Loyden had the good fortune to be drafted out of Villanova, where she finished her career as the best goalkeeper in Wildcat history, by the now-defunct St. Louis Athletica. Awaiting her under the Gateway Arch were U.S. Women’s National Team goalkeeper coach Paul Rogers and the squad’s first-choice goalkeeper Hope Solo.
No other ‘keeper in the country had that kind of quality coaching as well as a tremendous role model during training on her first day as a pro.
Rogers liked what he saw in Loyden’s size, work ethic and attitude, and after she got to play a few WPS games in Solo’s absence, he called her up to her first-ever national team camp in January of 2010.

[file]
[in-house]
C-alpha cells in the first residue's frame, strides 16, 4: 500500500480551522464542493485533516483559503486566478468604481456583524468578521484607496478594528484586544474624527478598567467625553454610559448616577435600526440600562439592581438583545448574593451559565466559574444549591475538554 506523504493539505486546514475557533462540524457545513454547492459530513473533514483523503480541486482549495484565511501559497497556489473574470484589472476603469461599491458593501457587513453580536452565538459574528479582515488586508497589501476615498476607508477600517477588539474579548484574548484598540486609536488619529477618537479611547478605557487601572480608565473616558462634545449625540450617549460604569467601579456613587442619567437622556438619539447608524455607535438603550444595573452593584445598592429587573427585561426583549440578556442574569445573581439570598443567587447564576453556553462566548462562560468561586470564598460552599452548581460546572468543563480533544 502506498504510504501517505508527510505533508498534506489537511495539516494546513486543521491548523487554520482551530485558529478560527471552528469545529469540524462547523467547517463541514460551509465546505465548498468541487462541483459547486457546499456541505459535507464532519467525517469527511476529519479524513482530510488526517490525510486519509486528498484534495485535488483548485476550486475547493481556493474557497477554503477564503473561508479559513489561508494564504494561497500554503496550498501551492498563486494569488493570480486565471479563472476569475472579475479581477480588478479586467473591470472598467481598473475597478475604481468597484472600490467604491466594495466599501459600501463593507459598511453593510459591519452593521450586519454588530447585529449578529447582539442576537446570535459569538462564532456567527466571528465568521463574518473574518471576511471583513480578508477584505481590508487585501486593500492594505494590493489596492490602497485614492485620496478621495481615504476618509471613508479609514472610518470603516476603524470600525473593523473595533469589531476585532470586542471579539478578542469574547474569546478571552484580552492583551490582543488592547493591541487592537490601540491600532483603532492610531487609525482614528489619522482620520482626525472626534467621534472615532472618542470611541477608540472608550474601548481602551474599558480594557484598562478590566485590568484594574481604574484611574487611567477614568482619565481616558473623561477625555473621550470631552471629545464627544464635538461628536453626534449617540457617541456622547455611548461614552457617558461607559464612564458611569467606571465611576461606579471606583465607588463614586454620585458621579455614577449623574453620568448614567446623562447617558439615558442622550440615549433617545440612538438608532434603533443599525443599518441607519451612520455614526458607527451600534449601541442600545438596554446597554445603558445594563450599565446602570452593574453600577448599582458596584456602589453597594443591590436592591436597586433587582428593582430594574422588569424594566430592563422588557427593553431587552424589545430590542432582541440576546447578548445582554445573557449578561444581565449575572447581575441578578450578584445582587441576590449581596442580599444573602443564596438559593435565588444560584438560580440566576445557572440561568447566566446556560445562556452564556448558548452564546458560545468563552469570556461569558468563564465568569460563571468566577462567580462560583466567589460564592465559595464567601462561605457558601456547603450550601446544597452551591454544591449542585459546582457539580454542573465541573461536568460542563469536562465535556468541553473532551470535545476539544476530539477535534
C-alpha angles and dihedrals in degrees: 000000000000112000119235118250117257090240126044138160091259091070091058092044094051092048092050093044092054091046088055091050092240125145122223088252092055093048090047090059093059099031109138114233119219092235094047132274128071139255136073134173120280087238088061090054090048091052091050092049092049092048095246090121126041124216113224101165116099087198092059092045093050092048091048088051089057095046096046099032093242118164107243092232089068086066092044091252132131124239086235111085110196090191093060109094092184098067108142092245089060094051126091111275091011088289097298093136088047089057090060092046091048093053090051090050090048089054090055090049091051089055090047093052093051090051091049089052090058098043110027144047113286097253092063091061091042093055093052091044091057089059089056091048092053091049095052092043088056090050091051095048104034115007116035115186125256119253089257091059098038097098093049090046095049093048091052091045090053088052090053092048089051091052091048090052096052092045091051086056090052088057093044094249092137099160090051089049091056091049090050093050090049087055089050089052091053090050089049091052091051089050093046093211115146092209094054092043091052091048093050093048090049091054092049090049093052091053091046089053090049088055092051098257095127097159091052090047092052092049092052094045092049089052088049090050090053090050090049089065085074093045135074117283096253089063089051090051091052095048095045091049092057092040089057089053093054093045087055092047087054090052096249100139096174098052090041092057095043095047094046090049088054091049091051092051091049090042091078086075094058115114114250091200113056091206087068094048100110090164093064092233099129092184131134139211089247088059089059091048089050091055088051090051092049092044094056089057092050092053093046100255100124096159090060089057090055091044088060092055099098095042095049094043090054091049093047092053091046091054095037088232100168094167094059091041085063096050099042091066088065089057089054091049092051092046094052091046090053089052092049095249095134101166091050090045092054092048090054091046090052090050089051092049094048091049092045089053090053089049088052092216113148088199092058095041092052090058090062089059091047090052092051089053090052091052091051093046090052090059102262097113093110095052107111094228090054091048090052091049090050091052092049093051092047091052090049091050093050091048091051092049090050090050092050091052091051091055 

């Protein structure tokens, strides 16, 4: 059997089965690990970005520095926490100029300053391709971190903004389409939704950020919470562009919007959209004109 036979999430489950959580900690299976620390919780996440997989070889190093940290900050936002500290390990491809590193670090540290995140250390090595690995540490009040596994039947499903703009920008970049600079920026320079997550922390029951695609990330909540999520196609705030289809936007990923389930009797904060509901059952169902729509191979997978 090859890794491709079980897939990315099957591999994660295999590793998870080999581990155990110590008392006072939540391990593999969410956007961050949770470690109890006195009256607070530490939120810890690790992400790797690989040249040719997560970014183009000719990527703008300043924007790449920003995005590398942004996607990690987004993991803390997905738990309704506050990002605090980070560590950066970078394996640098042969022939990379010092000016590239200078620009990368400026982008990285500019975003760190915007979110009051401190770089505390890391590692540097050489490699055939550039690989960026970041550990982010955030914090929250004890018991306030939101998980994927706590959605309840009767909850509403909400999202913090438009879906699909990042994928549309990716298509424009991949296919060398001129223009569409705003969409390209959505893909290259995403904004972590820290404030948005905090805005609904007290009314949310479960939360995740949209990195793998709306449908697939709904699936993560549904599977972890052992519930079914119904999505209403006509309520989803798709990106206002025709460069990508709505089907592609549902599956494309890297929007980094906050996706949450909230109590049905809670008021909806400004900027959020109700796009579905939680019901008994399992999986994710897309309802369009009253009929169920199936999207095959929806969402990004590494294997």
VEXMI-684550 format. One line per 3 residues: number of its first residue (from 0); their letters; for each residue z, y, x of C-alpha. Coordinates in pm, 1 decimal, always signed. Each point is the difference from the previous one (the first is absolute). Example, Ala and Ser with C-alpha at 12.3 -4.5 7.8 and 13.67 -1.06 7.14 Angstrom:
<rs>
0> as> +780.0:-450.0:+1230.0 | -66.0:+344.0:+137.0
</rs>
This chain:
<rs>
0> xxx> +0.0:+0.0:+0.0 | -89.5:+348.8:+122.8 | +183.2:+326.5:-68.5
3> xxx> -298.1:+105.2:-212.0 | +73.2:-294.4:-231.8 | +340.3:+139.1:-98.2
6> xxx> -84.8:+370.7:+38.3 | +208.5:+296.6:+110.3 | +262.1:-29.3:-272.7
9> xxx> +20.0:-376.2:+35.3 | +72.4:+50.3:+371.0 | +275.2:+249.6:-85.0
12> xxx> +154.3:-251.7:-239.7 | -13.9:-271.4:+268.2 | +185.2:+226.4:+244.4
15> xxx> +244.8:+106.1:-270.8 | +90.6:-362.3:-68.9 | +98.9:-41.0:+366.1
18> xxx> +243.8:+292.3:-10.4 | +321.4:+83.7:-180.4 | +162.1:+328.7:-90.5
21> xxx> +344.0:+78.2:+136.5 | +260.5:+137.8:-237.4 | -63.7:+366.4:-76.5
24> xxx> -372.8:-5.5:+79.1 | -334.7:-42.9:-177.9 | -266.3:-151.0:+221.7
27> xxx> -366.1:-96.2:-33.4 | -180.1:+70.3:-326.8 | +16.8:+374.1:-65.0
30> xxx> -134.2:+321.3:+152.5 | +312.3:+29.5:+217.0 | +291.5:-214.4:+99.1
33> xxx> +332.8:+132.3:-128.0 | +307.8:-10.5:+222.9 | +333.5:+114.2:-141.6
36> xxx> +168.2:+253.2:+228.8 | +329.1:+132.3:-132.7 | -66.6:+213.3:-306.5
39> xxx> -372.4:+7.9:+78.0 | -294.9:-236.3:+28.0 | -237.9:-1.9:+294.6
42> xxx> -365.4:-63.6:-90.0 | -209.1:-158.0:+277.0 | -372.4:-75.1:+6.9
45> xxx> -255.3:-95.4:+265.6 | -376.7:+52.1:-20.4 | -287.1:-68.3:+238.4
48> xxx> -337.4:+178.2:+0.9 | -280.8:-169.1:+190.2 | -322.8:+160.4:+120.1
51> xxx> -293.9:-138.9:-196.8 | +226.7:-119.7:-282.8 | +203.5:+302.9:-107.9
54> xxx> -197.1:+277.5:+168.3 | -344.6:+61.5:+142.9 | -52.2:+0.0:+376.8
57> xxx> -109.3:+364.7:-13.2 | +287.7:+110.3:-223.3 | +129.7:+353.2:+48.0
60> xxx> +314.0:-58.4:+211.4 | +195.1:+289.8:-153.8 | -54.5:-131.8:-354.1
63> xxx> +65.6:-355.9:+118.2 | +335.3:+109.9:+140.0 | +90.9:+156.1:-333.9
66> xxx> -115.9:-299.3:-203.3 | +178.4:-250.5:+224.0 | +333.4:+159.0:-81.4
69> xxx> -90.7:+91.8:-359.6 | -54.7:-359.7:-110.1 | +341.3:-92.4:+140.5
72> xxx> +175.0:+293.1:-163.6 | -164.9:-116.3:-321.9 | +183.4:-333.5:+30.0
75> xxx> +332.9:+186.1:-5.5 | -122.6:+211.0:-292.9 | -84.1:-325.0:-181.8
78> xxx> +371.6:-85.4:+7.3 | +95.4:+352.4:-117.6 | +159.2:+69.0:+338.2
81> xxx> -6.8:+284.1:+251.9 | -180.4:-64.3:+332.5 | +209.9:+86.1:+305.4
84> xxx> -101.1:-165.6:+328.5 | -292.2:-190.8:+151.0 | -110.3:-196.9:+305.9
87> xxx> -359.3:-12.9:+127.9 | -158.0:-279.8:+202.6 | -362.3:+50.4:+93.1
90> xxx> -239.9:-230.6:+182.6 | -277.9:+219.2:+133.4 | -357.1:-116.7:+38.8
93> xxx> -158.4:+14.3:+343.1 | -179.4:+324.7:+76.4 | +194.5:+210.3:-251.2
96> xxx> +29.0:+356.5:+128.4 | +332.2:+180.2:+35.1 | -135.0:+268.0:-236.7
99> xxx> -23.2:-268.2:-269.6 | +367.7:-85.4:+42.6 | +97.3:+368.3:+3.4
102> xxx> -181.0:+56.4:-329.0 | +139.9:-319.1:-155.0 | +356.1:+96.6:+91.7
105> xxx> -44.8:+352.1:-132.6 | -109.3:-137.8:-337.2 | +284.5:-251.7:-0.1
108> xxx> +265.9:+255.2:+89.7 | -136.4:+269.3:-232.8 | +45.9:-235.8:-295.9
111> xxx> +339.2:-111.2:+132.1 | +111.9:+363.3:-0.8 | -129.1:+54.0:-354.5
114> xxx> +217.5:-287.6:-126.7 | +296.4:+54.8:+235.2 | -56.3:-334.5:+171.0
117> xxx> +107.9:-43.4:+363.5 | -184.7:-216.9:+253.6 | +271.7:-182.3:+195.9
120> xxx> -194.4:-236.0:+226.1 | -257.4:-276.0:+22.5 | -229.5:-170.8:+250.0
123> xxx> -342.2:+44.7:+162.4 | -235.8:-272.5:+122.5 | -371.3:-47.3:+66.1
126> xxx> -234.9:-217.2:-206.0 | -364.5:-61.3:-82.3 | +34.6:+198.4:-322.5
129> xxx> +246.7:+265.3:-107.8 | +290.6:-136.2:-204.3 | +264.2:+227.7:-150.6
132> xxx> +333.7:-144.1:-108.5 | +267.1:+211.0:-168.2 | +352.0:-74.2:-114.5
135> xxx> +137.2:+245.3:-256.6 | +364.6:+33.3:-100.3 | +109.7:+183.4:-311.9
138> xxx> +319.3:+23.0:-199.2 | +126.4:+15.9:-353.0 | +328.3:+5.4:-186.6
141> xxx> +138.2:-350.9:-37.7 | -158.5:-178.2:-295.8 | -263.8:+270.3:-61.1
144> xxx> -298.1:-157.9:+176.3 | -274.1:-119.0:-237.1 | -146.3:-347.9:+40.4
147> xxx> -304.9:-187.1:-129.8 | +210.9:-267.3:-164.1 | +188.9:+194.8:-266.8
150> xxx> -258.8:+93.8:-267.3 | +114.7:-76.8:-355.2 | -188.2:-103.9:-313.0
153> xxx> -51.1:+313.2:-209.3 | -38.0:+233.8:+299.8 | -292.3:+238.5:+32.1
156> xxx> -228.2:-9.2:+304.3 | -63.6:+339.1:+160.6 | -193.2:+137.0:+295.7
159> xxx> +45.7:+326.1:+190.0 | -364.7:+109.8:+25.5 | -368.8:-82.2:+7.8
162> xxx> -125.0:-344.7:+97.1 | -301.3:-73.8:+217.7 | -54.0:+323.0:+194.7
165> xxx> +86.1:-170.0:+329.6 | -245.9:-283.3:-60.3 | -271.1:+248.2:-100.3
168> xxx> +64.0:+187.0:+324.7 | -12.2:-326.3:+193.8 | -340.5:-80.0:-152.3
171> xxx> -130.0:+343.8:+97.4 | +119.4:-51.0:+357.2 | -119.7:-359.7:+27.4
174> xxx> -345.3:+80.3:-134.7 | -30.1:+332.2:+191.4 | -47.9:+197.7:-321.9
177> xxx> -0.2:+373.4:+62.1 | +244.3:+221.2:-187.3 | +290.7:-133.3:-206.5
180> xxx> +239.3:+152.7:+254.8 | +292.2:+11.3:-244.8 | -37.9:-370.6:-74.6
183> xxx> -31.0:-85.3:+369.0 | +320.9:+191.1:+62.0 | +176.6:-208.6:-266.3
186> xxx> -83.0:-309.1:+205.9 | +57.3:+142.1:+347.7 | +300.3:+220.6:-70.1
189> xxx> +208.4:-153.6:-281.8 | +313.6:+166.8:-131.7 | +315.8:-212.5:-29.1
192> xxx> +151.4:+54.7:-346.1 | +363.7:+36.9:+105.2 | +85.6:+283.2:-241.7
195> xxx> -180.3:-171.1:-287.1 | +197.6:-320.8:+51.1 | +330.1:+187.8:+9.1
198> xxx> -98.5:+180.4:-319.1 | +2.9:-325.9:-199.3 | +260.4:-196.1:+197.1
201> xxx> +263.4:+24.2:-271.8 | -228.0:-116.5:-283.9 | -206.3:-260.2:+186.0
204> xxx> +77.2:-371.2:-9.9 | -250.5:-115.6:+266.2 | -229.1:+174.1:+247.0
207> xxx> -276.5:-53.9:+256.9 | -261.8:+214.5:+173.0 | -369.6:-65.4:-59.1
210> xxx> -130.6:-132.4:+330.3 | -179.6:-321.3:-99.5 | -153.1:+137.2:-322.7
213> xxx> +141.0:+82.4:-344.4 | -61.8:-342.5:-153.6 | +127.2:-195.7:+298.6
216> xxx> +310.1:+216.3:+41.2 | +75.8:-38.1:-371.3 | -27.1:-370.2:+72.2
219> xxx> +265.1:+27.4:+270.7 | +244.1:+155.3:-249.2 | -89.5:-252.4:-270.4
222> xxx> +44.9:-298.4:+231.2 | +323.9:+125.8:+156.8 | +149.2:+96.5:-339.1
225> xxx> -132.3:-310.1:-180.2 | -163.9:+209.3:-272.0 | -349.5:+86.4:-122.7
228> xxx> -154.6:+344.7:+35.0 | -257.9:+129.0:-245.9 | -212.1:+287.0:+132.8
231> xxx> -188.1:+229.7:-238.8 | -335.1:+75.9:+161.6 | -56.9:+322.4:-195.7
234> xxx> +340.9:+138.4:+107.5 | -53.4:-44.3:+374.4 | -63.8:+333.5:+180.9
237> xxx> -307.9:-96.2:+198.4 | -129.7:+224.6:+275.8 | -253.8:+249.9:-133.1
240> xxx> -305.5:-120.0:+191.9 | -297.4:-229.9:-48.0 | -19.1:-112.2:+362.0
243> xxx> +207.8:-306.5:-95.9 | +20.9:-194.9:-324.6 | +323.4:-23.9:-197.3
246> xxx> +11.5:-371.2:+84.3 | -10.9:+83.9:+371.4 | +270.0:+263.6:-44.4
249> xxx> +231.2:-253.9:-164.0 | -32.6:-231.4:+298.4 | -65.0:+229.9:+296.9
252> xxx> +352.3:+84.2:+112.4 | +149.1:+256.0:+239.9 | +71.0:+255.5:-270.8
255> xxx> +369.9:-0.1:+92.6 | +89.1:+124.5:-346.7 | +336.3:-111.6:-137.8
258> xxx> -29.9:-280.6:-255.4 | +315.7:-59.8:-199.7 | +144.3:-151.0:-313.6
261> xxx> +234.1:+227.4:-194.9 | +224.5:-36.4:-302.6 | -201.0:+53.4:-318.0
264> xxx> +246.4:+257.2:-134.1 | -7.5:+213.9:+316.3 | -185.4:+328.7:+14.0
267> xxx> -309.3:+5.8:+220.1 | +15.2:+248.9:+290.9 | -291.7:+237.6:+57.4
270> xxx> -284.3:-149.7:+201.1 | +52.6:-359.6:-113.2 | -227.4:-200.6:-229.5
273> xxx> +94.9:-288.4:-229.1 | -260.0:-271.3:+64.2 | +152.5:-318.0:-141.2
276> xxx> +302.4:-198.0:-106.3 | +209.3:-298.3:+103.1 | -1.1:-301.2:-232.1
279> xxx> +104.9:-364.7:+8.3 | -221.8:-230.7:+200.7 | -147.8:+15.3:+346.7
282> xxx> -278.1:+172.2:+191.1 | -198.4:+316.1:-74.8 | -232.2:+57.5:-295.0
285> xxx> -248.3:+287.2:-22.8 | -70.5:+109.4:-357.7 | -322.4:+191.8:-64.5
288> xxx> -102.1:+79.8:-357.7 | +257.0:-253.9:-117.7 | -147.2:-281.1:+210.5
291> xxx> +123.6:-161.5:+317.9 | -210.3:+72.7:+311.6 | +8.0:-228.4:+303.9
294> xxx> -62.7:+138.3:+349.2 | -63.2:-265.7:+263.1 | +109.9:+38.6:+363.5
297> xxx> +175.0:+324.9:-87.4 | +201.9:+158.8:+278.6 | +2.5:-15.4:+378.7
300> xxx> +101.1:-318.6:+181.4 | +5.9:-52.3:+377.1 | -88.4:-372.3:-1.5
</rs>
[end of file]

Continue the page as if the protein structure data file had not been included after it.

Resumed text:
“As a goalkeeper, over the last three years that I’ve known her, the main thing is that she’s improved her fitness, her range around the goal and putting into action her understanding of the game,” said Rogers. “Her ability to listen, absorb and execute is phenomenal.”
Going Down Under to Get Up and Over
Historically, goalkeepers have not broken into the U.S. team and excelled at this level until their mid-20s, so perhaps Loyden wasn’t too far behind the curve. In fact, just six goalkeepers have played a match for the USA since the end of the 2003 FIFA Women’s World Cup. But there have been plenty of quality college ‘keepers who have never gotten a sniff of the rarefied air that is the National Team, and Loyden credits her decision to play in Australia between WPS seasons as well as getting the chance to start with the Chicago Red Stars as keys to her development.